What effect does anterior cruciate ligament tibial guide orientation have on tibial tunnel length?

Maegen Wallace, Asheesh Bedi, Bryson P. Lesniak, Lutul D. Farrow, David Ajibade, Heidi A. Israel, Scott G. Kaar

Research output: Contribution to journalArticle

2 Citations (Scopus)

Abstract

Purpose: To evaluate the effects of alteration in tibial guide pin insertion angle and external starting point on tibial tunnel length for anterior cruciate ligament (ACL) reconstruction. Methods: Ten cadaveric tibial specimens were used. One pin was placed at each of variable insertion angles (55°, 50°, and 45°) of the tibial targeting device aimed at the center of the tibial ACL footprint. These 3 pins started externally along the anterior border of the superficial medial collateral ligament. A fourth pin at 50° was placed at a different external tibial starting point 1.5 cm anterior to the anterior border of the superficial medial collateral ligament. The intraosseous length of each pin was measured. Statistic analyses were performed with the Kruskal-Wallis test, with significance set at P < .05. Results: The mean length for the 55° tibial tunnel was 50.3 mm (range, 42 to 56 mm); for the 50° tunnel, it was 48.9 mm (range, 44 to 55 mm); for the 50° anterior tunnel, it was 47.6 mm (range, 39 to 55 mm); and for the 45° tunnel, it was 47.3 mm (range, 41 to 52 mm). Changing the angle of the tibial guide did not significantly affect the length of the tibial tunnel (P = .18). Changing the external tibial starting point did not affect the length of the tibial tunnel (P = .39). Conclusions: Changing the tibial guide angle between 45°, 50°, and 55° does not appreciably change tibial tunnel length. Moving the starting point anterior 1.5 cm toward the tibial tubercle also has no effect on the tibial tunnel length. The lack of significant changes in tunnel length with these interventions may reflect the associated changes that occur in proximal tibial morphometry with change in external tibial starting position. Clinical Relevance: Changing tibial tunnel length in ACL reconstruction likely requires more distalization of the external tibial starting point than is achieved simply by altering the tibial aiming guide angle by 10° or less.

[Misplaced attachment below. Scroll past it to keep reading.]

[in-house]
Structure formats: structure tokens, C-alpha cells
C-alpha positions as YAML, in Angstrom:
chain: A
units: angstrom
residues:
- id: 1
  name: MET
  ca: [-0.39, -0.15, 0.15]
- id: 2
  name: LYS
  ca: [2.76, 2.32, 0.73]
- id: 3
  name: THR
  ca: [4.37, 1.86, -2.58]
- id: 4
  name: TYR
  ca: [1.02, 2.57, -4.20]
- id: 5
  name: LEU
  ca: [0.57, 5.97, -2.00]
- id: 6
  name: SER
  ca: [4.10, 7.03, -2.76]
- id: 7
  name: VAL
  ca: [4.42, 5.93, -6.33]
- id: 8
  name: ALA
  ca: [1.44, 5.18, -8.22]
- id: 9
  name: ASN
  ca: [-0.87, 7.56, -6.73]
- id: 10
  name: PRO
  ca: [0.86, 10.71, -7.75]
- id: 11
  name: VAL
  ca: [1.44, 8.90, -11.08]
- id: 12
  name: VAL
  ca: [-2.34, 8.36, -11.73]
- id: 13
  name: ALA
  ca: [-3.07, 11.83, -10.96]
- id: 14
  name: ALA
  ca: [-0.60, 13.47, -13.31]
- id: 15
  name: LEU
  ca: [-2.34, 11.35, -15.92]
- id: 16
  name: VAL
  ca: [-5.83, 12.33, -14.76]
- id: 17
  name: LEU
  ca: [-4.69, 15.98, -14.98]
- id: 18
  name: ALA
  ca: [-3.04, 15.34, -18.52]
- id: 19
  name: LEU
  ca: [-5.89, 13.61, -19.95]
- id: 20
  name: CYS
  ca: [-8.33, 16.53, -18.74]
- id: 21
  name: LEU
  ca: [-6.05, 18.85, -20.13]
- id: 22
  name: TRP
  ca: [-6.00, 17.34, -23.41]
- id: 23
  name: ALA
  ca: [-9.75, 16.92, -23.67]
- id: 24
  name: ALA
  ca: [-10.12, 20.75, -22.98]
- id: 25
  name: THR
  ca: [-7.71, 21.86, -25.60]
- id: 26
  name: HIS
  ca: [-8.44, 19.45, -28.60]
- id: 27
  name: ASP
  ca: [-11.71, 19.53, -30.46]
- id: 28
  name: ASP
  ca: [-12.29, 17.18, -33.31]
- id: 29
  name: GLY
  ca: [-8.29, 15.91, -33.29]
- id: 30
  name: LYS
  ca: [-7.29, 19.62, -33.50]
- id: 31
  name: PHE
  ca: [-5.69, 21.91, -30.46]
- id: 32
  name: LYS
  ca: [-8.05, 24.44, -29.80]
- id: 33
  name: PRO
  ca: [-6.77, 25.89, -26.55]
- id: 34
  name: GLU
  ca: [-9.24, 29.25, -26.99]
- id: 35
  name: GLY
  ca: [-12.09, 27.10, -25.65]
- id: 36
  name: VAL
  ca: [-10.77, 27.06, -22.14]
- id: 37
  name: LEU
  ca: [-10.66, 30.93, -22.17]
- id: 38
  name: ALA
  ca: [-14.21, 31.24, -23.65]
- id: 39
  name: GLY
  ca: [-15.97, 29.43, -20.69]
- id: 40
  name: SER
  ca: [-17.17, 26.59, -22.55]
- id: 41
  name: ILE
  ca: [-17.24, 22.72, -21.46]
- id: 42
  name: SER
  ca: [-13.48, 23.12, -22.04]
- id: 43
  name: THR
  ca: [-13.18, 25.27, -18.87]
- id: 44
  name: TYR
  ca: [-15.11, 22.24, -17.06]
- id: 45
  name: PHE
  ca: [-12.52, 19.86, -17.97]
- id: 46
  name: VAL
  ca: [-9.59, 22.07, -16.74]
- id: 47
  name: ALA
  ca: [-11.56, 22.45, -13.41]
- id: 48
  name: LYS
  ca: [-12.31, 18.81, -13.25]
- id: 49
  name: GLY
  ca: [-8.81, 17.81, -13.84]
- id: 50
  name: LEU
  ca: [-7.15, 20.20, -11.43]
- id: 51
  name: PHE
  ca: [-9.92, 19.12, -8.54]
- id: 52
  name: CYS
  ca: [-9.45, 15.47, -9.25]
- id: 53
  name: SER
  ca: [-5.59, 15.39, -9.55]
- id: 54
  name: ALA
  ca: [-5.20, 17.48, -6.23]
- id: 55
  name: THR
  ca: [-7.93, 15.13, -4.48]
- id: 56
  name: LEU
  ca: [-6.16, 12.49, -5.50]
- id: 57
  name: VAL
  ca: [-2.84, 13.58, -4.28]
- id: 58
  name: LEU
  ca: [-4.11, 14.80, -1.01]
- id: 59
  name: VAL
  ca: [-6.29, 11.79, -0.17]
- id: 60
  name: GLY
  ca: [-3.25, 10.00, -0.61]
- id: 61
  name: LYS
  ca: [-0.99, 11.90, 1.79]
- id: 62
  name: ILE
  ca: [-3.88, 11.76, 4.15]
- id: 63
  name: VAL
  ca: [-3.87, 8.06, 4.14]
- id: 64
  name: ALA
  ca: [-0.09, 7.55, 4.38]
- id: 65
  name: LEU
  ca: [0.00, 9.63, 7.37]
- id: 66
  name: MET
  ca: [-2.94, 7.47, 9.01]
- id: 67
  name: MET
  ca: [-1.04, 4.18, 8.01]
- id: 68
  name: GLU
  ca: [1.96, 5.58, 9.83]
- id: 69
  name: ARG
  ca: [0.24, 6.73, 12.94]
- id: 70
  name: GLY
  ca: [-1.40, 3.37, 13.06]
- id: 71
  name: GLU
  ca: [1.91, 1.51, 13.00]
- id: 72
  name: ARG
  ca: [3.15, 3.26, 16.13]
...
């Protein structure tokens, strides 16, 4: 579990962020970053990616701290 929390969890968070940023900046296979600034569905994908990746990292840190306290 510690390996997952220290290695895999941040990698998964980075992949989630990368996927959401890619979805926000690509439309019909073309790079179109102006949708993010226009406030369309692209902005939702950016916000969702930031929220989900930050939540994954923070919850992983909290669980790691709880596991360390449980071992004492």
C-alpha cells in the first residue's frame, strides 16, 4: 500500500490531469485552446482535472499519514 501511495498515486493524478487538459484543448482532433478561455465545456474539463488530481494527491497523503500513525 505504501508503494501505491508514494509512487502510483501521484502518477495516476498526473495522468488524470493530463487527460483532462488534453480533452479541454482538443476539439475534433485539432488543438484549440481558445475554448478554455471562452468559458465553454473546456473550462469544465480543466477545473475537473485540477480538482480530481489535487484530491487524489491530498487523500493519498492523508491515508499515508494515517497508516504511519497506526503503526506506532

Original languageEnglish
Pages (from-to)803-808
Number of pages6
JournalArthroscopy - Journal of Arthroscopic and Related Surgery
Volume27
Issue number6
DOIs
StatePublished - Jun 1 2011
Externally publishedYes

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Collateral Ligaments
Anterior Cruciate Ligament Reconstruction
Anterior Cruciate Ligament
Equipment and Supplies

ASJC Scopus subject areas

  • Orthopedics and Sports Medicine

Cite this

What effect does anterior cruciate ligament tibial guide orientation have on tibial tunnel length? / Wallace, Maegen; Bedi, Asheesh; Lesniak, Bryson P.; Farrow, Lutul D.; Ajibade, David; Israel, Heidi A.; Kaar, Scott G.

In: Arthroscopy - Journal of Arthroscopic and Related Surgery, Vol. 27, No. 6, 01.06.2011, p. 803-808.

Research output: Contribution to journalArticle

Wallace, Maegen ; Bedi, Asheesh ; Lesniak, Bryson P. ; Farrow, Lutul D. ; Ajibade, David ; Israel, Heidi A. ; Kaar, Scott G. / What effect does anterior cruciate ligament tibial guide orientation have on tibial tunnel length?. In: Arthroscopy - Journal of Arthroscopic and Related Surgery. 2011 ; Vol. 27, No. 6. pp. 803-808.